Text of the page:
Upon becoming a sovereign country, free from British Rule, the people of India found themselves faced with questions they had never needed to answer before. Coming from different cultures and origins, the citizens began to wonder what post-independence India would stand for. The nation-builders now had the choice to carve out their own future, along with the responsibility to reclaim its identity - but what was India's identity? Was it the temples and huts of the indigenous folk, the lofty palaces of the Mughal era, or the debris of British rule? There began a search for a contemporary Indian sensibility that would carry the collective histories of citizens towards a future of hope.
In the pursuit of a revived identity, history provided clues. Context, climate, craft and sustainability formed the pillars of traditional Indian architecture and provided precedents for new cities and structures. A fresh style of architecture began to emerge at various nodes of the country, synergizing modern methods of construction with vernacular technologies. Architects and planners began to express this cultural identity as a reminder of shared values to inspire the national spirit.
Pioneers of Modernist Indian architecture like Charles Correa, Raj Rewal, and B.V. Doshi developed a 'grammar' of building elements, motifs and materials. The grammar slightly bent rules across the country to accommodate cultural histories and climatic concerns of individual contexts. Indian architecture sought identity through local materials with modern techniques. Deeply meshed with cultural and climatic significance, the following materials continue to build contemporary Indian architecture to this day:
Jaali is a local term for "perforated block", and comes in the form of brick, cement, terracotta and wood units. Borrowed from the Rajput and Mughal eras, the intricate blocks create beautiful patterns of light and shadow while ventilating indoor spaces. The play of solid and void has become a cultural symbol of contemporary Indian architecture and plays muse to designers in the country.
M. A. C. Community Center / Made in Earth
Sharana Daycare Center / Anupama Kundoo Architects
With the growing demand for sustainable architecture across the world, vernacular earth construction has gained prominence in India. Several local architecture practices are exploring the possibilities of Earth as a building material in the forms of rammed earth, wattle and daub, earth and straw, compressed earth bricks and more.
Sunyata Eco Hotel / Design Kacheri
Hamsa's House / Biome Environmental Solutions
Oxide is a natural material that gives an earthy, shiny and colorful finish to any surface of choice. The technique was brought to the country by the Portuguese and Italians through trade. Local artisans further experimented with the material to arrive at methodologies that suited the locational context. The practice is popular in the southern regions of India.
The traditional lime plaster technique is witnessing a revival in India, prized for its breathability and aesthetic qualities. Lime artisans have perfected the eco-friendly method over generations, using special mixes and tools to prepare and apply the material on surfaces.
Mud and Dung
The plaster makes use of locally sourced mud and cow dung - an ancient Vedic mixture. It is known to have better insulation, water-repellant and antiseptic properties. The practice is common in villages in India and is being revived and experimented with, in the cities.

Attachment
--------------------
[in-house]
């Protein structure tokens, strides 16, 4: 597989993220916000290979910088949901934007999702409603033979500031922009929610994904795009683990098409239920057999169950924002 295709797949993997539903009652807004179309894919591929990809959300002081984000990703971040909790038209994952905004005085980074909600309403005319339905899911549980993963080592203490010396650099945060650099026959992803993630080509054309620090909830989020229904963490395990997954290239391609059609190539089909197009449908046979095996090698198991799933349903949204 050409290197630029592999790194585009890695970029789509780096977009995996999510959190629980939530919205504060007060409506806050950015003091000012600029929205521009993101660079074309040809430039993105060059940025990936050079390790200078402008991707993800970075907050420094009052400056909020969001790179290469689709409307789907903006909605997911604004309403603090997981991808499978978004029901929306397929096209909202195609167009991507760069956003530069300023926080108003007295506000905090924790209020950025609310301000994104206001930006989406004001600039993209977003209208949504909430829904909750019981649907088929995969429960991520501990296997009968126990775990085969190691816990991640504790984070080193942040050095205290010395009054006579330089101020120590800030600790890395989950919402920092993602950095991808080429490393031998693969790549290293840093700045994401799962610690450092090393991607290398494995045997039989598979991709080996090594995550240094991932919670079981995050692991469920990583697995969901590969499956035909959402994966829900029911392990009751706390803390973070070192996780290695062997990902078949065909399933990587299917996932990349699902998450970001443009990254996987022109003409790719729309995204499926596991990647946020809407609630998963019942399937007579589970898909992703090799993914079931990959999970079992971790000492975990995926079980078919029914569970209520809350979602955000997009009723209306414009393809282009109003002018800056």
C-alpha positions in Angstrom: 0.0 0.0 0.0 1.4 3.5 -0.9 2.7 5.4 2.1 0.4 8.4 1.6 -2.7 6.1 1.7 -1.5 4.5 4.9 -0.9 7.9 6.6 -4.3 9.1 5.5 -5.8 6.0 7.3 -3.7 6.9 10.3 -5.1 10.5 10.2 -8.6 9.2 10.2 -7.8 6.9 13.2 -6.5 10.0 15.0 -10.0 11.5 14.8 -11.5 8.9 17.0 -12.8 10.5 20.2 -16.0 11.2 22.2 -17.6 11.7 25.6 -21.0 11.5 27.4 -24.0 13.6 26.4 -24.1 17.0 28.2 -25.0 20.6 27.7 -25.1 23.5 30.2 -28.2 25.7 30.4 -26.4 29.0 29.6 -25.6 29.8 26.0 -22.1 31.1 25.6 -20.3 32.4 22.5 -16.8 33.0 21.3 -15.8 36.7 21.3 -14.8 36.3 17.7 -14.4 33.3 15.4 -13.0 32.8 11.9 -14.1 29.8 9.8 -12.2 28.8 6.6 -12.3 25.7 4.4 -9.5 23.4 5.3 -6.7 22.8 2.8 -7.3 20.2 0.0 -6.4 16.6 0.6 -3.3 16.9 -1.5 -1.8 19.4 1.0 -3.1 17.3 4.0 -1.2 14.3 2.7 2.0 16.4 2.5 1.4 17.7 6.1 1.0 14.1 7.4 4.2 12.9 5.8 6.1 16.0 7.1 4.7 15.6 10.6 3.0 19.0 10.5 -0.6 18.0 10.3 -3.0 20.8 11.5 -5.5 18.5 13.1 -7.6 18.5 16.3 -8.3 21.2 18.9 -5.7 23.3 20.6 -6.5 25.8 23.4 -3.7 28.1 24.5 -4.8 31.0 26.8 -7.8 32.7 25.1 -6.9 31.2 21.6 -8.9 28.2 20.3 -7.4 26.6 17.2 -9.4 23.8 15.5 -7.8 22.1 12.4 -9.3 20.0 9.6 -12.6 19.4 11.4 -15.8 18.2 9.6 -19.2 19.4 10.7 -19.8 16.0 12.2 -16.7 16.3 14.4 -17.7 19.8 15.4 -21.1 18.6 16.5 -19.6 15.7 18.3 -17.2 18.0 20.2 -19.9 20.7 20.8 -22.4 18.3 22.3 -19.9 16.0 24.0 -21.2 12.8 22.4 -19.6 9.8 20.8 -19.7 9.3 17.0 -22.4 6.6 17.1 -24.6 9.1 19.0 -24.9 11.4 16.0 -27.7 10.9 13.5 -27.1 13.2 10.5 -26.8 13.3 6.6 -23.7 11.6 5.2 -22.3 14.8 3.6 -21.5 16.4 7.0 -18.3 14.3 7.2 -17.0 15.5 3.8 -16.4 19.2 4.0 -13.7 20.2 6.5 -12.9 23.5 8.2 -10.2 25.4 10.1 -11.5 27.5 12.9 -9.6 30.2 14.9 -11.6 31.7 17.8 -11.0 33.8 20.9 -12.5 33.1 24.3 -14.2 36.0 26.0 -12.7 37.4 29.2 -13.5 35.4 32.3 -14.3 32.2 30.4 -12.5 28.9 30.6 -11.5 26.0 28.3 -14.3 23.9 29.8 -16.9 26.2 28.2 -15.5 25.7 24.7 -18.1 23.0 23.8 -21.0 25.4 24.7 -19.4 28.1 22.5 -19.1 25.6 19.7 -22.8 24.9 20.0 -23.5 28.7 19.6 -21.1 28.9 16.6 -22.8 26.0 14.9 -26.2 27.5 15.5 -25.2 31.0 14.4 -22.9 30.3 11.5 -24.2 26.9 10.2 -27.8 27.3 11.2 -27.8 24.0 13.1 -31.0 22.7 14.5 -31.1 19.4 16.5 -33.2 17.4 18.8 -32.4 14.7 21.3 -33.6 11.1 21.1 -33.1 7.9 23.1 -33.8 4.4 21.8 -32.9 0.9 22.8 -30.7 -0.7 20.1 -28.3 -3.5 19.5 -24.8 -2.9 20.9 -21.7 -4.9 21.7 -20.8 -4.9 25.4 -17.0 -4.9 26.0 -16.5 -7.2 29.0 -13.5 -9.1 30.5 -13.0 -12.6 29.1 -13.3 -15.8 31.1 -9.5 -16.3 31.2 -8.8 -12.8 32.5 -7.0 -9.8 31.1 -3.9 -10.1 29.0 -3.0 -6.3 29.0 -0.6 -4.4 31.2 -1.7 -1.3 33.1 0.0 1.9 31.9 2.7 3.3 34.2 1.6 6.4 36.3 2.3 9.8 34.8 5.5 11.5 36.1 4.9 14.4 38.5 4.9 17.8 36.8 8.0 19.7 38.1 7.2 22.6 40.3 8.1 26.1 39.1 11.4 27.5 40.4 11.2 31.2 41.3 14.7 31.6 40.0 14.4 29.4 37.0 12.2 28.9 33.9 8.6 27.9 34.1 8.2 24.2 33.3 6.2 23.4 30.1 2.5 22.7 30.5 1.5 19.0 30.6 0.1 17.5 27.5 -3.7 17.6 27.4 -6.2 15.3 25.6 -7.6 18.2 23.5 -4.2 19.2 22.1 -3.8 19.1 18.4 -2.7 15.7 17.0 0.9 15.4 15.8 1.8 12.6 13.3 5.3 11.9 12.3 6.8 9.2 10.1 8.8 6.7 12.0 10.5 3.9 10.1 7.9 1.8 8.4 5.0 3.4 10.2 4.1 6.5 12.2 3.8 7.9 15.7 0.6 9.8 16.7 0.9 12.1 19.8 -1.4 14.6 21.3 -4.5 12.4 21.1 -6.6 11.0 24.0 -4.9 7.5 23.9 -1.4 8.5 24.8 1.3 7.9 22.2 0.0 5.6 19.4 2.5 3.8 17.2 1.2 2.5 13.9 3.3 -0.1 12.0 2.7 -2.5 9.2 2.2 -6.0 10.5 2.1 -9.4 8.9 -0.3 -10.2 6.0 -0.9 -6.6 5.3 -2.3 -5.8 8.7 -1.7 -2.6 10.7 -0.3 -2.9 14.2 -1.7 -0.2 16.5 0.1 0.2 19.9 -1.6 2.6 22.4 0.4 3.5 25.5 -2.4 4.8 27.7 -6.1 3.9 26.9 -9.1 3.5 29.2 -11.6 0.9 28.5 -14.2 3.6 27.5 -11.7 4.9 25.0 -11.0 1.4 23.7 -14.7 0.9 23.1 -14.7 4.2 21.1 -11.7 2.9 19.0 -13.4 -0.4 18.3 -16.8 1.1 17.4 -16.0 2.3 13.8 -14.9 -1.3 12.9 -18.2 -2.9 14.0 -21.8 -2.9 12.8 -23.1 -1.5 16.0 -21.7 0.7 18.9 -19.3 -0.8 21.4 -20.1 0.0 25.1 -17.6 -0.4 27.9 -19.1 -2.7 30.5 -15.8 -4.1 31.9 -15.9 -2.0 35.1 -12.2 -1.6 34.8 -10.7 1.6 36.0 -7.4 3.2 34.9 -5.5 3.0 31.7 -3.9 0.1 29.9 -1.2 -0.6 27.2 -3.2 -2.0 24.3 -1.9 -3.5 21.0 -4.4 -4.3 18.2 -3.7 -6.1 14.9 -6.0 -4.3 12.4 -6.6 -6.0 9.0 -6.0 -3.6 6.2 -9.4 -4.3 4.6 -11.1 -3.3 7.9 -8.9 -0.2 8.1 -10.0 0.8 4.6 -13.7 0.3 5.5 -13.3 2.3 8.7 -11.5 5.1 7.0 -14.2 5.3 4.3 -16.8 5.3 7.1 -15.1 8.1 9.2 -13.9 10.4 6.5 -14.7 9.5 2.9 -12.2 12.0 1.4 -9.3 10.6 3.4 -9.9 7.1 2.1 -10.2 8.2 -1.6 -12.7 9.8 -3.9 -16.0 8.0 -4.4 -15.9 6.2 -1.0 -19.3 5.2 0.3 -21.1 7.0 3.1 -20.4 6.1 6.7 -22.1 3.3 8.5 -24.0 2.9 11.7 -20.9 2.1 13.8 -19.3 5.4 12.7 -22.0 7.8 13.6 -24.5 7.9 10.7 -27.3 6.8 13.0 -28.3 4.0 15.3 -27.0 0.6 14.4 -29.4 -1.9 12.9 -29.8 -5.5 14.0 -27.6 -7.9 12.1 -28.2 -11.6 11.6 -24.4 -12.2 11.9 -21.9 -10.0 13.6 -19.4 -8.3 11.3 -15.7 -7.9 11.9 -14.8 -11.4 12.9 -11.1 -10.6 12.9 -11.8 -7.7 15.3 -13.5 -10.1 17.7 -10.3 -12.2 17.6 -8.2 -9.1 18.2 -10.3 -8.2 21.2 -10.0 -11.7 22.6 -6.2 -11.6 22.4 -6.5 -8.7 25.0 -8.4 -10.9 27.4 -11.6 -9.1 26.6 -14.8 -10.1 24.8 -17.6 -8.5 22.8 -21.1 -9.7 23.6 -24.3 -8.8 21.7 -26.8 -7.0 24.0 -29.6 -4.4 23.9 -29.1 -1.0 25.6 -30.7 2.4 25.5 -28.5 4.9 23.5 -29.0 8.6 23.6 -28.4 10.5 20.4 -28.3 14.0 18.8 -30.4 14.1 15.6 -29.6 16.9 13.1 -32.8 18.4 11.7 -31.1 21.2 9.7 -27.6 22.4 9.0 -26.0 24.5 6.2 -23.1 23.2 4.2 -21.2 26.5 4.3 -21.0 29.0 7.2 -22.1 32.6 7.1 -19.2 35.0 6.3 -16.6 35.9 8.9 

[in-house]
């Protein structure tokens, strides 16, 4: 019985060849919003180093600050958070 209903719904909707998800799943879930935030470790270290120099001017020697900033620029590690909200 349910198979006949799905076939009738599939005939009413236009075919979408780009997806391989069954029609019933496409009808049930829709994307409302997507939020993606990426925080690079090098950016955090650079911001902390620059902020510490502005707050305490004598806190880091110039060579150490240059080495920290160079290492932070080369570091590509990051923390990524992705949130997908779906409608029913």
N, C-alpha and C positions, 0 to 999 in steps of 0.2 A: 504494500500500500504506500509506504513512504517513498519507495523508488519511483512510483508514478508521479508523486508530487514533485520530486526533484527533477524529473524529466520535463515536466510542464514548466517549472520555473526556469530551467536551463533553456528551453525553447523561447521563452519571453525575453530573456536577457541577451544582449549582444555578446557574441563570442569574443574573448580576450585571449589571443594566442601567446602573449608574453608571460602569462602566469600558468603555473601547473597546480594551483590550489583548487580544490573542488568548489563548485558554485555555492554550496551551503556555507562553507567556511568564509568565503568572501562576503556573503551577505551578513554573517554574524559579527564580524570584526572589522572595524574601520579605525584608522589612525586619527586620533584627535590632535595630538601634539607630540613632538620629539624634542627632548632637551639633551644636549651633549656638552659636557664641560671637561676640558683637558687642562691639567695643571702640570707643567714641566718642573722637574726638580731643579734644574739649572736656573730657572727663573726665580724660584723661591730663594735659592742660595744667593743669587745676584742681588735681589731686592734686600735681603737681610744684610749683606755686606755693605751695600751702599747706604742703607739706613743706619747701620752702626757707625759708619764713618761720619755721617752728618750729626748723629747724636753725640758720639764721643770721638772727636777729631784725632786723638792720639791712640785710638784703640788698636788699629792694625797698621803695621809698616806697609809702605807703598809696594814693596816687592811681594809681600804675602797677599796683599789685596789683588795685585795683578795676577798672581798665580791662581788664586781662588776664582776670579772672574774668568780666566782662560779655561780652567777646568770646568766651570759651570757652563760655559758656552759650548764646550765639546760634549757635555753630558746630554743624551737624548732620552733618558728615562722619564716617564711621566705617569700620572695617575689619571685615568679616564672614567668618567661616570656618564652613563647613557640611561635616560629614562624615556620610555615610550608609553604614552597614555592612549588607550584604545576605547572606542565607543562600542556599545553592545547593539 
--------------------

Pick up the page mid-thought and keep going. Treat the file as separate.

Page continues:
Jetavan Spiritual Center / Sameep Padora & Associates
This native roofing system is one of the earliest recognized vernacular architecture forms in India. Thatching involves using locally available dry vegetation to protect the interiors from water and climatic conditions. The material finds itself in contemporary architecture as a meditative, natural, and humble element.
TreeVilla at Forest Hills / Architecture BRIO
India is home to an extensive range of stones like granites, marbles, sandstone, slate, and limestone. The material has been in use from the earliest temples to modern-day luxury houses, offering interesting textures and patterns to a building's material palette. Locally available stone is cost-effective and creates a regionally-unique aesthetic in architecture.
House of Concrete Experiments / Samira Rathod Design Atelier
The Raw Abode / The Brick Tales
Although uncommon elsewhere, wood is a popular construction material in the Himalayan region. The material is vernacular to the area, where temples were constructed with wood for practical and religious reasons. Wood is well suited to the climatic conditions of the Northern regions. It is otherwise used for its aesthetic qualities in other parts of the country.
Villa in the Woods / Studio Lotus
India is the second-largest producer of Bamboo in the world and houses many artisan communities trained in bamboo construction. Traditional building practices vary across the country along with local landscapes and climatic conditions. Famous in the Northeast region of India, bamboo is finding a role in experimental projects across the country.
The Atelier / Biome Environmental Solutions
Post-independent India was fueled by the desire to grow into a prosperous nation. A symbol of modernism, concrete came to indicate 'progress' and is used for its cooling properties and minimalistic finish. Le Corbusier pioneered the use of concrete in the country, his visions still deeply ingrained in the minds of local architects.